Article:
November 5, 2012

While many LSU students were relaxing this past summer and enjoying a break from classes, Black Male Leadership Initiative, or BMLI, Fellow Isaiah Woodson was participating in Rutgers University’s Research in Science and Engineering, or RiSE, undergraduate research program that advances diversity in science, math and engineering.

“RiSE at Rutgers aims to excite talented undergraduates from underrepresented and disadvantaged backgrounds about research and future graduate study,” said RiSE Director Evelyn Erenrich.

As part of the program, Woodson, a native of Richmond, Va., studied mechanical and aerospace engineering under Associate Professor Kimberly Cook-Chennault in the Hybrid Energy Systems Laboratory, researching the fabrication and analysis of thick film composite piezoelectric materials.

“RiSE was a great learning experience,” said Woodson. “I became more ambitious and determined to go as far as I can and do as many things as possible.”

RiSE offers GRE preparation, training in scientific writing and oral presentation, and the opportunity to network with academic and industrial scientists and engineers.

“I learned how to balance my research and class work, while still finding time to meet other students and learn about their journeys and aspirations,” said Woodson. “It gave me a different outlook on life.”

Only 40 students from a pool of 500 applicants from across the country and Puerto Rico were selected to participate in the program.

“Through connections with programs like LSU’s BMLI, Rutgers can identify the nation's top candidates, such as Isaiah,” said Erenrich. “By immersing himself in 10 weeks of cutting-edge research and intensive professional development activities, Isaiah is poised to become a leader and role model. He will help to increase the diversity of the 21st century science and engineering workforce.”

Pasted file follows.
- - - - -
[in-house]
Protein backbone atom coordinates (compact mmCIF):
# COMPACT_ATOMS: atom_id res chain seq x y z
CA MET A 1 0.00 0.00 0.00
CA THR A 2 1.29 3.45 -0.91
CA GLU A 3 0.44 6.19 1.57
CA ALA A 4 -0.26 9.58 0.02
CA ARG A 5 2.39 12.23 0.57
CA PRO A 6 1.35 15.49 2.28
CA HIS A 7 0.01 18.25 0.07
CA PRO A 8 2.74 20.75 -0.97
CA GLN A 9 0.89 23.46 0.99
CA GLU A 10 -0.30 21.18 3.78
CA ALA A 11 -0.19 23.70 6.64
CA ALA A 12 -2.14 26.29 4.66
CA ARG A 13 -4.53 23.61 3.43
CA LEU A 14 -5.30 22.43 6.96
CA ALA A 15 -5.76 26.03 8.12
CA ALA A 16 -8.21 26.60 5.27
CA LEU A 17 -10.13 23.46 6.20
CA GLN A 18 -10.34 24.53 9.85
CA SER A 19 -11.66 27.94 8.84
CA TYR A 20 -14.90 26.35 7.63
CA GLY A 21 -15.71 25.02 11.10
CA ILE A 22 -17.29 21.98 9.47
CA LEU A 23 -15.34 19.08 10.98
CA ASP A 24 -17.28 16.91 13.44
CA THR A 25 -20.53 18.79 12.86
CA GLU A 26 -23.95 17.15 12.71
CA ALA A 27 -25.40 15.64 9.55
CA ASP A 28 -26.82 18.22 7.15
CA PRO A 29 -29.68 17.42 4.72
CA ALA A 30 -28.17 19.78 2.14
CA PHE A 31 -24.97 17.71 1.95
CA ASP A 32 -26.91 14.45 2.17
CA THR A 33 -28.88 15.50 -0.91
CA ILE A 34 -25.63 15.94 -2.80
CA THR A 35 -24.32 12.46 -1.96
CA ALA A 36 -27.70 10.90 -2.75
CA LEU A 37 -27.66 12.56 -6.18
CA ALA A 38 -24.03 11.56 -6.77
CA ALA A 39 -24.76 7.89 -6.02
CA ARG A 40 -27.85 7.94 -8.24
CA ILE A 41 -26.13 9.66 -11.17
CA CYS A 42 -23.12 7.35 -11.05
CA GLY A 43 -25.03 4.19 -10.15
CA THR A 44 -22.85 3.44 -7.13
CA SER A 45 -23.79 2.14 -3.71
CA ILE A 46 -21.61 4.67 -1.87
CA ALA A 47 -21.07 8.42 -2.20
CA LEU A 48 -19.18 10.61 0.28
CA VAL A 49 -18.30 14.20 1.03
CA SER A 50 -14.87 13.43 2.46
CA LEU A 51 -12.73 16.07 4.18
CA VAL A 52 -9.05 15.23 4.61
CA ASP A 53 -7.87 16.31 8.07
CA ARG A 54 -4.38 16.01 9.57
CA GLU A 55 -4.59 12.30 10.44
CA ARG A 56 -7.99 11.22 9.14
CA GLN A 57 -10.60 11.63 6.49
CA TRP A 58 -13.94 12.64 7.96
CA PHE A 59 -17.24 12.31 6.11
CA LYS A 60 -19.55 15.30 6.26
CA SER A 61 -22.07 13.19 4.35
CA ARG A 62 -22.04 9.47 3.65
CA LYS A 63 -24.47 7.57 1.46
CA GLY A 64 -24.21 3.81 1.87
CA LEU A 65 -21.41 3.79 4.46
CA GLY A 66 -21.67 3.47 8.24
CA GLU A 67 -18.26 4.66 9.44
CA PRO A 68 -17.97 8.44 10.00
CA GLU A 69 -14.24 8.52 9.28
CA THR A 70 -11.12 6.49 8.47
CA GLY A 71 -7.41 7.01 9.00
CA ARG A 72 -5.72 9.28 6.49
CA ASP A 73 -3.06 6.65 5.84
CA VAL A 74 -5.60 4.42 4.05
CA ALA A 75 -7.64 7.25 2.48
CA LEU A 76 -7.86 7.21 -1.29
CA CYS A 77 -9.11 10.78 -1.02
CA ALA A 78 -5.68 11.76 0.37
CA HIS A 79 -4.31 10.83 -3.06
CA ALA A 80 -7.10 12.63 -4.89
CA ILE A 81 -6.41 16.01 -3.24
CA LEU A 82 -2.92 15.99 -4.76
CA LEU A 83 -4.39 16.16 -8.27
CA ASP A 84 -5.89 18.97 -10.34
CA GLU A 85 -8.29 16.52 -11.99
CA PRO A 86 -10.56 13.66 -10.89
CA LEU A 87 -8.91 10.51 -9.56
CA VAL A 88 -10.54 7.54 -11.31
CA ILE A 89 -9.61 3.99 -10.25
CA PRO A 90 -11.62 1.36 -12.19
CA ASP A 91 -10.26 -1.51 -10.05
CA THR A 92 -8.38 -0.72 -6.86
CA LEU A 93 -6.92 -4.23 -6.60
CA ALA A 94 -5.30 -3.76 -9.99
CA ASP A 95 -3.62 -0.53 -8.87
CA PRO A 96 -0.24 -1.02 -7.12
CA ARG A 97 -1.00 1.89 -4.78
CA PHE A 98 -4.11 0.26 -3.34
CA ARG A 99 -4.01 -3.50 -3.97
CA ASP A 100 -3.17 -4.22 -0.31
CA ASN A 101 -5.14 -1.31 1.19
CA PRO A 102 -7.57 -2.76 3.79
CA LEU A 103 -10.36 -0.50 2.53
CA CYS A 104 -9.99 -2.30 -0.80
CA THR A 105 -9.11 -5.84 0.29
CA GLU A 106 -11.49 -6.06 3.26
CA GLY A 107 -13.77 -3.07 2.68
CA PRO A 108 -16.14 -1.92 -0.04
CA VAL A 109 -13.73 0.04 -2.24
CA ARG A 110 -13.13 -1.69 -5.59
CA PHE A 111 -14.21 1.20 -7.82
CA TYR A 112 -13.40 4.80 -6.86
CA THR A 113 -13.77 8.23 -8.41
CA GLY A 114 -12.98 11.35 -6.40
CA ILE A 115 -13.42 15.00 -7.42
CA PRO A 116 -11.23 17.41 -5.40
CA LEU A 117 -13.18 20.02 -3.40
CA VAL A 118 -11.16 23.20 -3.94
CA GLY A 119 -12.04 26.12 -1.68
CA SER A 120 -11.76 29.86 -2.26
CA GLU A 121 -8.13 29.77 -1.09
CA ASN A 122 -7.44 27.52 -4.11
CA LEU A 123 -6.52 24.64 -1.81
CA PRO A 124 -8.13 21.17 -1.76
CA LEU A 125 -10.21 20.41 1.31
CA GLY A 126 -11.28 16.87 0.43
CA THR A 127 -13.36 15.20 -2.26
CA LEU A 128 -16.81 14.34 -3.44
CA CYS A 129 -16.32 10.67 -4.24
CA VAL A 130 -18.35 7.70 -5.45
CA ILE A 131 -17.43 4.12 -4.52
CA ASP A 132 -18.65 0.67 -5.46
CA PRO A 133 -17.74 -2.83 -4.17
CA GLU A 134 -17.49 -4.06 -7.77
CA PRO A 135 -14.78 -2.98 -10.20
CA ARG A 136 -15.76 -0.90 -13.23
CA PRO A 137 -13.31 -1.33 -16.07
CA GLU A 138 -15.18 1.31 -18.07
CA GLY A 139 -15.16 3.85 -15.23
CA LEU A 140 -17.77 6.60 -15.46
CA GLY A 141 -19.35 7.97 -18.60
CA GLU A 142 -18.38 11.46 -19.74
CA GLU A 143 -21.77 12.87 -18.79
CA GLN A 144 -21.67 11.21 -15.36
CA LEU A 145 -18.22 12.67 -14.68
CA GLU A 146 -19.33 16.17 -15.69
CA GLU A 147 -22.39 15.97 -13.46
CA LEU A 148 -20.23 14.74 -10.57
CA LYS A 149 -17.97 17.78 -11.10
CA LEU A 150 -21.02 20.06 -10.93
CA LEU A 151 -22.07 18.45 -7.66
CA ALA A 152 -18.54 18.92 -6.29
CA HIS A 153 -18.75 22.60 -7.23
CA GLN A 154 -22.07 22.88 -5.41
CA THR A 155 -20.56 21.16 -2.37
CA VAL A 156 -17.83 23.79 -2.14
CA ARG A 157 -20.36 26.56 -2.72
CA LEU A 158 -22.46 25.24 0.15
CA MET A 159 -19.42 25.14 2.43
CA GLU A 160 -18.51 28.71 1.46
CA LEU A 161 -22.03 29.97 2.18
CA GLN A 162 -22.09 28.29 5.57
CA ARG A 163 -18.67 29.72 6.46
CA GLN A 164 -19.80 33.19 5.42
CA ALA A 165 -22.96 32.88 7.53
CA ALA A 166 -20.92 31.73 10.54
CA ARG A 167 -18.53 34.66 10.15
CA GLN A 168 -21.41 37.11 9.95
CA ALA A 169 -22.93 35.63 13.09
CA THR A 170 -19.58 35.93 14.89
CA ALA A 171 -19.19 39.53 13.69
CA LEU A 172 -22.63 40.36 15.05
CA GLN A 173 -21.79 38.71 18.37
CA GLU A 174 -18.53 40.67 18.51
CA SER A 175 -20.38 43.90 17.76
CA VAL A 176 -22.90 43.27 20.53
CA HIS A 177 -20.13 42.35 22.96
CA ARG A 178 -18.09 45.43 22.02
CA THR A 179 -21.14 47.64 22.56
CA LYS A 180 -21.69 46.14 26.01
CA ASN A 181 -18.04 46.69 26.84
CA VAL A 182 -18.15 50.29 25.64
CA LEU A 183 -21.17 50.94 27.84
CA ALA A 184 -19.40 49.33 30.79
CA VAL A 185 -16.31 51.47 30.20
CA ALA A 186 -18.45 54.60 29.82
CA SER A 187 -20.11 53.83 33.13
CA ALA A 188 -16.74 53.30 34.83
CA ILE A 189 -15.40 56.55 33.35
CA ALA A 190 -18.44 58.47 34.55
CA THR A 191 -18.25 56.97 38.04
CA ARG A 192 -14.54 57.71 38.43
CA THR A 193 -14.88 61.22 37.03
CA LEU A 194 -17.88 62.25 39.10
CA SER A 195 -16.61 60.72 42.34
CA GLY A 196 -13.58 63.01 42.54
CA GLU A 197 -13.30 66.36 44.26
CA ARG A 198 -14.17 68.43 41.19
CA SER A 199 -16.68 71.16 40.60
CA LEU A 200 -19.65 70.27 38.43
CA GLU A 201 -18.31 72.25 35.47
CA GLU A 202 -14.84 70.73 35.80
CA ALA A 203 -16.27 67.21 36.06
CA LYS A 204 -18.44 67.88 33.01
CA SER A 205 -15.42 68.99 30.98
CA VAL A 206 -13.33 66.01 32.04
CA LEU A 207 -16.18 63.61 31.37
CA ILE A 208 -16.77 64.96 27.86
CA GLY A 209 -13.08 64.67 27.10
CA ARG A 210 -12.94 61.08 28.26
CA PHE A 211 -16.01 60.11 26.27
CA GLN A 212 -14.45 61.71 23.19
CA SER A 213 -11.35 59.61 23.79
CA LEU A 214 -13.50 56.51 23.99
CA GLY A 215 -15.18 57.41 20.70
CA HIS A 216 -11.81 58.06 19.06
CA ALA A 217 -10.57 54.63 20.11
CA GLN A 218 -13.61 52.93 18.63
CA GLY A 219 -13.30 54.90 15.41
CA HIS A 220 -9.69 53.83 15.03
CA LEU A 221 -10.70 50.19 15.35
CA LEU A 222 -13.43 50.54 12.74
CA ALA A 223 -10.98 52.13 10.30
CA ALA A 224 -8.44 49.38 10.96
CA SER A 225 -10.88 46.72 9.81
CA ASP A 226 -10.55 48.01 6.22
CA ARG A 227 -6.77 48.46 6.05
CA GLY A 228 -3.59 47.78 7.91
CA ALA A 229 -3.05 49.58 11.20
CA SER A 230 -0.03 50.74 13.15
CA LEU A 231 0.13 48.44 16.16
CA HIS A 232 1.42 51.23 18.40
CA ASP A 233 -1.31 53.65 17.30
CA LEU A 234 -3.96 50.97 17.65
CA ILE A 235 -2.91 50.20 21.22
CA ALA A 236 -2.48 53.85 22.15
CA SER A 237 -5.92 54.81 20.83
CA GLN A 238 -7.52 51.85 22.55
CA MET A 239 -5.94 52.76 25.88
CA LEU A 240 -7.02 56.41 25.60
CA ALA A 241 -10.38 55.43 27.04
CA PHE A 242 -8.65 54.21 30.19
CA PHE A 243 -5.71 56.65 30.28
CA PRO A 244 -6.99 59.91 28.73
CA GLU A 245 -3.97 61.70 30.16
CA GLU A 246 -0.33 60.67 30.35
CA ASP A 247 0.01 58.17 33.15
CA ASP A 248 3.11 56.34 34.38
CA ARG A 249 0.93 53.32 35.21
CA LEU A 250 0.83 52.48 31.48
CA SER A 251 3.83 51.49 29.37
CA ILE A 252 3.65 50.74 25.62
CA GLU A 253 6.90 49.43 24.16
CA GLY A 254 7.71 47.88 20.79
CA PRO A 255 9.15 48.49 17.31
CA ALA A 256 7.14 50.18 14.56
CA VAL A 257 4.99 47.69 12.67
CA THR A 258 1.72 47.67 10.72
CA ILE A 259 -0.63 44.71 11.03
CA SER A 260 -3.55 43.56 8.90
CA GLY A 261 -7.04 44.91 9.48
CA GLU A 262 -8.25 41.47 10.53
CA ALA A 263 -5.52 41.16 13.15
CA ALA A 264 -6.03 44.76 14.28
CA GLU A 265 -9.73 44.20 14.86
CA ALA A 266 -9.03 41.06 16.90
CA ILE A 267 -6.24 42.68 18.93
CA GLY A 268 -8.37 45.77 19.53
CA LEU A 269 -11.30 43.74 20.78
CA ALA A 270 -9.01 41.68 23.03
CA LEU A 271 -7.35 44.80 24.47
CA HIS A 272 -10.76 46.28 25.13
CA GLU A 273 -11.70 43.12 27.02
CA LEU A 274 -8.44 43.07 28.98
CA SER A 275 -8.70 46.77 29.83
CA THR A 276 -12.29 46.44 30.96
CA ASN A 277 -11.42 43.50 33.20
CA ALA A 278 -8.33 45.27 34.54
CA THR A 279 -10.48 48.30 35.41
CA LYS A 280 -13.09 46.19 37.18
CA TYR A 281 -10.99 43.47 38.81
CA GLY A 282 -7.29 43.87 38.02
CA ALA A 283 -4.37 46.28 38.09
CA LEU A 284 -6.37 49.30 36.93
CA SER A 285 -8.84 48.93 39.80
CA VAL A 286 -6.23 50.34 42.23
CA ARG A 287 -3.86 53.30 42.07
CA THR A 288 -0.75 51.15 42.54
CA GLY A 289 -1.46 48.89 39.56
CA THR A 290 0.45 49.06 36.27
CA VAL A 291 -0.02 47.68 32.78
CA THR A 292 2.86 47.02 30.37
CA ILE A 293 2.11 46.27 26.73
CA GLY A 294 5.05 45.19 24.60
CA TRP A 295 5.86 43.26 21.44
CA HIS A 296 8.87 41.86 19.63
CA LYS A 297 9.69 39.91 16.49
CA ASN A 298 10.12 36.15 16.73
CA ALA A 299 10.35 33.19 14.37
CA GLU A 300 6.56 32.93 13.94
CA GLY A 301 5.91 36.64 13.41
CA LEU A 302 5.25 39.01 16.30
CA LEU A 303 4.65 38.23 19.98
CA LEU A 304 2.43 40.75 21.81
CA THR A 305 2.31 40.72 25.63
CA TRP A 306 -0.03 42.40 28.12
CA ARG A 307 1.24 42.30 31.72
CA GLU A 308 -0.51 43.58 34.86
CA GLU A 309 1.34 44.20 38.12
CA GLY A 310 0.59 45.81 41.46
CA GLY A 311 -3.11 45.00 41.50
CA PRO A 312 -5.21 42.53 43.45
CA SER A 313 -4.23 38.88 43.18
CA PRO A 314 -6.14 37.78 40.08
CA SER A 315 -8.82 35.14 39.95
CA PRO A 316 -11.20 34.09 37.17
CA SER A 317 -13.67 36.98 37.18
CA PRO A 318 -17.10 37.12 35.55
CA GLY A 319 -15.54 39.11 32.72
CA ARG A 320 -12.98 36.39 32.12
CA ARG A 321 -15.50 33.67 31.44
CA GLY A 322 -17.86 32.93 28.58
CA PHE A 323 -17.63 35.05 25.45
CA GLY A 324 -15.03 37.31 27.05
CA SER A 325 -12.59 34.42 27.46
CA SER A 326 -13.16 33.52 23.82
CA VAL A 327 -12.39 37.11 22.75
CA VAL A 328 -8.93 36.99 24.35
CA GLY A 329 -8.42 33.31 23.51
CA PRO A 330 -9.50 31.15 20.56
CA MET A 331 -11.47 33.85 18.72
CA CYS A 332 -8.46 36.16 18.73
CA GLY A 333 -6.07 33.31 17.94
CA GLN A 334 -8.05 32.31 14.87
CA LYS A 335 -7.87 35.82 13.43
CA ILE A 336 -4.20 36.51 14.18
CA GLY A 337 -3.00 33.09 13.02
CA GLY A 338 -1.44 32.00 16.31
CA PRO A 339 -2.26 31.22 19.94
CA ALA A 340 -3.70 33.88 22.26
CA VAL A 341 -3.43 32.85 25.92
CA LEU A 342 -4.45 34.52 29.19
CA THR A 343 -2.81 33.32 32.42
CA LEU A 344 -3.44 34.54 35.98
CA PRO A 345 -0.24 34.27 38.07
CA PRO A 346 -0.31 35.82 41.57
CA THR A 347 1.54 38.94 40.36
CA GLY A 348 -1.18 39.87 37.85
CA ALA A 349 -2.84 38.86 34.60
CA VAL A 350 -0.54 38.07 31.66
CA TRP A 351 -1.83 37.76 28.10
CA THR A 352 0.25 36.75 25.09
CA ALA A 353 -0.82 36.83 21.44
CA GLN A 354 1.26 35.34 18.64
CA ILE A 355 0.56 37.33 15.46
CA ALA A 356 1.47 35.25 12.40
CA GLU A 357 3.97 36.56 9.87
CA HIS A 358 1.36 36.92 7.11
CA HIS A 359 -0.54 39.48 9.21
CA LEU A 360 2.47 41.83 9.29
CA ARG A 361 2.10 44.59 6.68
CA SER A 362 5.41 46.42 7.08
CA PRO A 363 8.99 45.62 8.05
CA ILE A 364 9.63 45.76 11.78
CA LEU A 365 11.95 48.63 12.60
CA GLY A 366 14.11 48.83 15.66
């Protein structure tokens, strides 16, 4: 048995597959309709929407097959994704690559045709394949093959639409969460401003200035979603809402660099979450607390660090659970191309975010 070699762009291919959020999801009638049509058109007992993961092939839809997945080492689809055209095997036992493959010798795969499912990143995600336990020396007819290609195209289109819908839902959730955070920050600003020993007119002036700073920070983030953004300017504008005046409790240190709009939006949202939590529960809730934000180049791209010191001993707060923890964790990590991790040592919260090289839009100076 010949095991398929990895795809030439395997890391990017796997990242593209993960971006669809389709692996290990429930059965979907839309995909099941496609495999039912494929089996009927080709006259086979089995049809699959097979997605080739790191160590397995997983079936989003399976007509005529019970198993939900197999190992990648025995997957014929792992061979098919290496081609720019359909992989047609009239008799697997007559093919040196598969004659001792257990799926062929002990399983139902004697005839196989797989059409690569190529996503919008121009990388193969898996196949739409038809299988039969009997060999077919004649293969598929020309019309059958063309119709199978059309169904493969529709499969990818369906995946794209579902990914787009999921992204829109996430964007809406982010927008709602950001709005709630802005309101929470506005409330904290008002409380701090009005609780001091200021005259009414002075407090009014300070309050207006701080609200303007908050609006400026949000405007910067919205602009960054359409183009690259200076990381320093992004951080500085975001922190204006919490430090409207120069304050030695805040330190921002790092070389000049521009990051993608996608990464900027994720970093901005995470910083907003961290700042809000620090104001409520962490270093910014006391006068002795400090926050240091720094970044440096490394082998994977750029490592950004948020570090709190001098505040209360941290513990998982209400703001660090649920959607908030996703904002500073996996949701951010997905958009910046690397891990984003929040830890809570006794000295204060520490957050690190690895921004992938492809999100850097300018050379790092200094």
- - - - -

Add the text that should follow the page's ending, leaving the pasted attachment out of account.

"Meeting intelligent and innovative students around the nation has inspired me to strive to be better by taking on new challenges," Woodson said. "With a year and a half until my graduation, I will use this time wisely by building relationships, serving the community and developing new skills." 

Woodson's advice to future students who may be interested in the RiSE program, "Make friends and have fun. You will get to interact with diverse students all across the nation and world. Learning from them will give you an invaluable insight about life that may not happen too often."

The Black Male Leadership Initiative Fellows Program is a retention and leadership development program established by the LSU Office of Equity, Diversity & Community Outreach and the Office of Multicultural Affairs. For more information, or to support BMLI, contact Chaunda Allen at 225-578-4339, by email bmli@lsu.edu or visit the BMLI website at www.lsu.edu/bmli.

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Article written by Chaunda Allen, Office of Multicultural Affairs. Additional material added by Cassie Thibeaux, College of Engineering, carcen6@lsu.edu or (225) 578-0092. 



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